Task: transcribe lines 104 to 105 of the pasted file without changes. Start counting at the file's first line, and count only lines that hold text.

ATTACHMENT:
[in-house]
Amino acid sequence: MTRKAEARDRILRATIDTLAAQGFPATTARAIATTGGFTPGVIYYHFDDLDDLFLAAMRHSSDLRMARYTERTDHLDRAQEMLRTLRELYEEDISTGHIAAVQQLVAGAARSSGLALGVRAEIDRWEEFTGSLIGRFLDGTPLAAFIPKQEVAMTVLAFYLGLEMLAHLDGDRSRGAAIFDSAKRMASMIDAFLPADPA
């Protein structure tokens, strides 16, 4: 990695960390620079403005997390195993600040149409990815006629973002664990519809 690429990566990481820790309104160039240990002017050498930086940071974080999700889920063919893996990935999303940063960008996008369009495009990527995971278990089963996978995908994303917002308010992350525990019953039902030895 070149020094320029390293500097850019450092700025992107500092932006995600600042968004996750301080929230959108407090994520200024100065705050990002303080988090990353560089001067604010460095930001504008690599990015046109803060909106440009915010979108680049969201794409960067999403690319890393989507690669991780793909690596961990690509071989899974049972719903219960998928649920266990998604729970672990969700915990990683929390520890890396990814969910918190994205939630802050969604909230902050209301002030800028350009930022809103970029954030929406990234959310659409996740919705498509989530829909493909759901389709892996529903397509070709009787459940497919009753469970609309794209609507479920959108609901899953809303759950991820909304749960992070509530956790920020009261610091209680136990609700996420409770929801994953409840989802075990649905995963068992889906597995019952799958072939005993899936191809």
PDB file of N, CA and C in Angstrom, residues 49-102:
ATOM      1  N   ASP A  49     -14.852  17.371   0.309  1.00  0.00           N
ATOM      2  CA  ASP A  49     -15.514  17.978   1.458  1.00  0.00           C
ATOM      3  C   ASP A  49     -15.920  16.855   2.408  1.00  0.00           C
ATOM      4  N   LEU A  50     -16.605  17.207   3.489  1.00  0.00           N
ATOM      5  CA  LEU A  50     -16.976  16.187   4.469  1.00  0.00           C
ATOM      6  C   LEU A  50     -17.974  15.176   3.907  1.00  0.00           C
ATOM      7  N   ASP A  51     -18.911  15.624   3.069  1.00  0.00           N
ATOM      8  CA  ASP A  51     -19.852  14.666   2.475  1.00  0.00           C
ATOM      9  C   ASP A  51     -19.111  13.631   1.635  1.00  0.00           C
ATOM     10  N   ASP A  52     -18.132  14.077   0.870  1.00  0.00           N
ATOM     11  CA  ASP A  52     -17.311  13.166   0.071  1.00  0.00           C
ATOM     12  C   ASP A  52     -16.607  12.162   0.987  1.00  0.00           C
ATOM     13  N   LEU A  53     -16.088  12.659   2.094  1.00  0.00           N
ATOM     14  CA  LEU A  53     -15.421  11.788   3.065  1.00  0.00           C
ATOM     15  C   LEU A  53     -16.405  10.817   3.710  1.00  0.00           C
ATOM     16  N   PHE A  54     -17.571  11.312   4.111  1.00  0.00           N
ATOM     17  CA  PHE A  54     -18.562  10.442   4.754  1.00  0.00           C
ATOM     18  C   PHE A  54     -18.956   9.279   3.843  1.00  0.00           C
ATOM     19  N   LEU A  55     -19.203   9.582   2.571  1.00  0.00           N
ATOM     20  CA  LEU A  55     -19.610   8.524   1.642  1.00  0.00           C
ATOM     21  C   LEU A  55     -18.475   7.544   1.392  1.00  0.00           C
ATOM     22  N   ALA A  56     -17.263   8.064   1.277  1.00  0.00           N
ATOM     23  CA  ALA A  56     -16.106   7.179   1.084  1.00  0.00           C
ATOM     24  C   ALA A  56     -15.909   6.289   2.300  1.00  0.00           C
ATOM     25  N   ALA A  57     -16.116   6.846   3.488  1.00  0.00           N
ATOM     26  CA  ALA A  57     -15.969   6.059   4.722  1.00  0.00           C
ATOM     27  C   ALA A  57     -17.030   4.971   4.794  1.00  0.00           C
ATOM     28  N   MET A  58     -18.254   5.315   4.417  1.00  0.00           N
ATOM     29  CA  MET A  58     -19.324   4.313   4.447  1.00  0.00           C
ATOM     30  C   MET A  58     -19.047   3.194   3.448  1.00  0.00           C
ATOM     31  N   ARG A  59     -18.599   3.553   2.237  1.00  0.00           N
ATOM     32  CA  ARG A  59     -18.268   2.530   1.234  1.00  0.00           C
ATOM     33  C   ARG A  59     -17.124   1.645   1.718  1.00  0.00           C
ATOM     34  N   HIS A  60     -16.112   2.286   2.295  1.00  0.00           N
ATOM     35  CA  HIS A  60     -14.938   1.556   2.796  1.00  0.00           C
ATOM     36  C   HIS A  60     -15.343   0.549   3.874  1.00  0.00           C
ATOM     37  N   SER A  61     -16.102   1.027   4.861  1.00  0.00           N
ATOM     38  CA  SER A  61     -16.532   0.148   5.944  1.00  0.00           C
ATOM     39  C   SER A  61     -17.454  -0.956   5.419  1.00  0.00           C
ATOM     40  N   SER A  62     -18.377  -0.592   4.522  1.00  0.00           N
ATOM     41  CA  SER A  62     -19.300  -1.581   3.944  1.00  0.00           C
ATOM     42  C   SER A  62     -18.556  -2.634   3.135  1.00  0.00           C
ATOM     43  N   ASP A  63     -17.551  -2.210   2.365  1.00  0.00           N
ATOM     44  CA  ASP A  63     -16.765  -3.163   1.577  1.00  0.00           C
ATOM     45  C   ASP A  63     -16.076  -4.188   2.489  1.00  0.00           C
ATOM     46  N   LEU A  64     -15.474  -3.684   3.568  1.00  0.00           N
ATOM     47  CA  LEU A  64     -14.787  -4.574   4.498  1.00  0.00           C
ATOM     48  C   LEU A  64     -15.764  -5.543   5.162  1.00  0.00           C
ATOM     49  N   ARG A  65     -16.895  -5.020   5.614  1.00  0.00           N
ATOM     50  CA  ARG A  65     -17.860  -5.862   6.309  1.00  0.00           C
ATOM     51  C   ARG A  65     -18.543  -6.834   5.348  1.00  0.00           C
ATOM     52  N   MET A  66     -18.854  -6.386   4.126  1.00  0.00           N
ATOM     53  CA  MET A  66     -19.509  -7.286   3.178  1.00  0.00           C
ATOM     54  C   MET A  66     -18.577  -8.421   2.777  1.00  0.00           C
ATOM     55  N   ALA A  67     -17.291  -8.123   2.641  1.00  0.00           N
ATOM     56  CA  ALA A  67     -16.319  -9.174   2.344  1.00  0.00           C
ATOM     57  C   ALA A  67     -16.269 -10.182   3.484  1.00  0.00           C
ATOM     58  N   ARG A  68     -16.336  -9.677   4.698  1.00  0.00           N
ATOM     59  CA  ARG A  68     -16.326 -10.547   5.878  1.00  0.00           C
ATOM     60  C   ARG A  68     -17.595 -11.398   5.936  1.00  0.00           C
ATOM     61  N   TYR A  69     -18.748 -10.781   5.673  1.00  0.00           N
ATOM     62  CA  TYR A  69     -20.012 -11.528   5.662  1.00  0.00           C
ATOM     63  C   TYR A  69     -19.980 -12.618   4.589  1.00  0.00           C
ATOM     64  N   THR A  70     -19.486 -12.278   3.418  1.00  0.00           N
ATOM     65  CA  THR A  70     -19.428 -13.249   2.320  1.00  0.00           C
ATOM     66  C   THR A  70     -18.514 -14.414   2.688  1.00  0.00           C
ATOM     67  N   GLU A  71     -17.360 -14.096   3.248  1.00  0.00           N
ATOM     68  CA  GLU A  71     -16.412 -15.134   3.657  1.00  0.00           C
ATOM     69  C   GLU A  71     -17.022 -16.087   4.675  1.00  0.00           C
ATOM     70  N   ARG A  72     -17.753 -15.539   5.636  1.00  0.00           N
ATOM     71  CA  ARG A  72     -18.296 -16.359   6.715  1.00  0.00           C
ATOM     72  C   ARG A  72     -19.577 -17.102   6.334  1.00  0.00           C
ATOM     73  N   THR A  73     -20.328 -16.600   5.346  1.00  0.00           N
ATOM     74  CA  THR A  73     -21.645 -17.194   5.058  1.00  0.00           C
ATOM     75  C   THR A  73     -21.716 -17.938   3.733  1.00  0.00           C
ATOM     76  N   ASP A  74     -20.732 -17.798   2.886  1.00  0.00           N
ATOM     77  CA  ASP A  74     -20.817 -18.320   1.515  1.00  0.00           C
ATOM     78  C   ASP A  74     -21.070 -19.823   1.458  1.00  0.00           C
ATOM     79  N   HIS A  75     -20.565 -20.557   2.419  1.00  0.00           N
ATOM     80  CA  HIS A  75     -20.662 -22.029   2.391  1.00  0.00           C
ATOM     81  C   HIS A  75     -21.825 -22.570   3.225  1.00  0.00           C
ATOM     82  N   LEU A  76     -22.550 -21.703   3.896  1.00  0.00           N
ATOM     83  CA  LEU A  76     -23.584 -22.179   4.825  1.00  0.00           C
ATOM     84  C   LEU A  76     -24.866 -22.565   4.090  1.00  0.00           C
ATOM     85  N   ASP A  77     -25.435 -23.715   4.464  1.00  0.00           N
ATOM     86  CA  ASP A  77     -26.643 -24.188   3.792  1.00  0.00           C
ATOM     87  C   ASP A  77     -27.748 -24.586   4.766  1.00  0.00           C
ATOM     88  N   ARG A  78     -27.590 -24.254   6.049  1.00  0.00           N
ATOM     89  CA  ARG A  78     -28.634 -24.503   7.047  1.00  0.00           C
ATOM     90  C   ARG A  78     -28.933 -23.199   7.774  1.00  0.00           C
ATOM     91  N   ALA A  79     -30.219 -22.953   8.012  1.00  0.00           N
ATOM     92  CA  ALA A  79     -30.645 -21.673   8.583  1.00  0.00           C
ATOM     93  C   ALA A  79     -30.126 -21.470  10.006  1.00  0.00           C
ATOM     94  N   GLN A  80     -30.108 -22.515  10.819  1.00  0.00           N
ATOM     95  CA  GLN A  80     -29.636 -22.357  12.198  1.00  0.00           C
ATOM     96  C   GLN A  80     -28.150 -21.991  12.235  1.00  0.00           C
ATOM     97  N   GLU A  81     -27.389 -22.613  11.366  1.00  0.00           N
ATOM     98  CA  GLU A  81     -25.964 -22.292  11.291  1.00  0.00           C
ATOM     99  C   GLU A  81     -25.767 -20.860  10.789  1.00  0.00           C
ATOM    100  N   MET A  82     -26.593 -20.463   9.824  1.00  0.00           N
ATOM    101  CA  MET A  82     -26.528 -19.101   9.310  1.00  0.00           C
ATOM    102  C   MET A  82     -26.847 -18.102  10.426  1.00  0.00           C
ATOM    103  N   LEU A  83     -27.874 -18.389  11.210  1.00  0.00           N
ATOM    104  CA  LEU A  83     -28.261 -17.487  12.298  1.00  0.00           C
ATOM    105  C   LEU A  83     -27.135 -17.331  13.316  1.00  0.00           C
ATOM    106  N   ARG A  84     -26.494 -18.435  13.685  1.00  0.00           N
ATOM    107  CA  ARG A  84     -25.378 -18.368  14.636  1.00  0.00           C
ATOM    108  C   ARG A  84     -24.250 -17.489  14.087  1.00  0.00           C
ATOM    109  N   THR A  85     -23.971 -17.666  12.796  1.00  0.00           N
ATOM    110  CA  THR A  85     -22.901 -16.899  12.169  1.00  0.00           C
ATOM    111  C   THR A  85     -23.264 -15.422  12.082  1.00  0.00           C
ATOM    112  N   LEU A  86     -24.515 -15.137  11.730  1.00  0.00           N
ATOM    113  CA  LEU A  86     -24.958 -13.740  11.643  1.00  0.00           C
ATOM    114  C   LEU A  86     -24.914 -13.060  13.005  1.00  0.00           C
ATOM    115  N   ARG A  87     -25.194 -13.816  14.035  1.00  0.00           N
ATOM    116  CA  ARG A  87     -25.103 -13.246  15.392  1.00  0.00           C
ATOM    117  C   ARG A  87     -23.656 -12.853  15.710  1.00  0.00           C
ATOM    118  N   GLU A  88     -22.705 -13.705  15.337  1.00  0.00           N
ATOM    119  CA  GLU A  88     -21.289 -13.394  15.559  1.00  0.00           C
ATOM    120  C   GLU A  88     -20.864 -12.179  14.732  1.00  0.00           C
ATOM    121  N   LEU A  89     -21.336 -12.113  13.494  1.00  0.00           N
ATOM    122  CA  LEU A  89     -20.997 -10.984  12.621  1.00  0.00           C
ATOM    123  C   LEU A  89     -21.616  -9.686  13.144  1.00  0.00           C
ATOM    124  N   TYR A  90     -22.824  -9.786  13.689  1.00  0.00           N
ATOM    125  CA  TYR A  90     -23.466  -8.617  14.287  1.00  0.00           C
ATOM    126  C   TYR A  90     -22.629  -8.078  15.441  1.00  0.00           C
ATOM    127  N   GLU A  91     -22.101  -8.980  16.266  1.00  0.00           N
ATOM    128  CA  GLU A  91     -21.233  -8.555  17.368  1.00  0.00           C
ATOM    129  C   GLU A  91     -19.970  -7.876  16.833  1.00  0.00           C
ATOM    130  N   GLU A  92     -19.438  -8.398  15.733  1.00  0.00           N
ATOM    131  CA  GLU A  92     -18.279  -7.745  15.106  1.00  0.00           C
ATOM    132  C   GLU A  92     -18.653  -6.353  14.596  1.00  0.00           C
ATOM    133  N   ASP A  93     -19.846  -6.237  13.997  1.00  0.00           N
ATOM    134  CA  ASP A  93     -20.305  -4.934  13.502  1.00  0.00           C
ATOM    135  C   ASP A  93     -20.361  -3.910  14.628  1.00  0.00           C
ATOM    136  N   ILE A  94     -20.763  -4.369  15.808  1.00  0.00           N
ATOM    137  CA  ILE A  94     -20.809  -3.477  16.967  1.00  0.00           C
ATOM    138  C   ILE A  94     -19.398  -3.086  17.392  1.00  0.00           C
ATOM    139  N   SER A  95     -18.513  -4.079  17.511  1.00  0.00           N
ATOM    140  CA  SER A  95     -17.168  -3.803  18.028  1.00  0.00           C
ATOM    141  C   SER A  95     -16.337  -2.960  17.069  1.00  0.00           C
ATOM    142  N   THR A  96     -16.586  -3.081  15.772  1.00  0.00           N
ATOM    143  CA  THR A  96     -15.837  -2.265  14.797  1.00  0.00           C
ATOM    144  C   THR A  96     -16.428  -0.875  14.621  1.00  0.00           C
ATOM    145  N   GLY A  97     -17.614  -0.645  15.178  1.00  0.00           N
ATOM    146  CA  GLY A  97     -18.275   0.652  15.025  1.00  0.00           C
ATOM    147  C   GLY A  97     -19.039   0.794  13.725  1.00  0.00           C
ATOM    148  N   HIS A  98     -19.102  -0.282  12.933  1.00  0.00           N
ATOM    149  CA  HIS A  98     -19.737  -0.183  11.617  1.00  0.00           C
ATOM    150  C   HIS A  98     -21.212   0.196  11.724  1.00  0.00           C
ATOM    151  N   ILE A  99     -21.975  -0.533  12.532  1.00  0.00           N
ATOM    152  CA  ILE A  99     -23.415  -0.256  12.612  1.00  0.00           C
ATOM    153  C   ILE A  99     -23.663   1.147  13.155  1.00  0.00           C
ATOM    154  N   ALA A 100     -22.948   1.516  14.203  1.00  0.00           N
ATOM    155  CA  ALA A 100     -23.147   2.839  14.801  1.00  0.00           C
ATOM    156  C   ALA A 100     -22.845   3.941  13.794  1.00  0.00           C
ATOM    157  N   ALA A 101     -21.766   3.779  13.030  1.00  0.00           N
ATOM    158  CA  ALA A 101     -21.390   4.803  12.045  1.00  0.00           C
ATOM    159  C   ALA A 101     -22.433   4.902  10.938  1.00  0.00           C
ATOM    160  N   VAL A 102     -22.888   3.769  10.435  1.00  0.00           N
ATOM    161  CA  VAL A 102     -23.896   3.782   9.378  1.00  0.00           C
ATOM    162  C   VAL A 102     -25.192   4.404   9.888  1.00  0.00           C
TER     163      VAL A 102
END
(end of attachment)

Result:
ATOM    100  N   MET A  82     -26.593 -20.463   9.824  1.00  0.00           N
ATOM    101  CA  MET A  82     -26.528 -19.101   9.310  1.00  0.00           C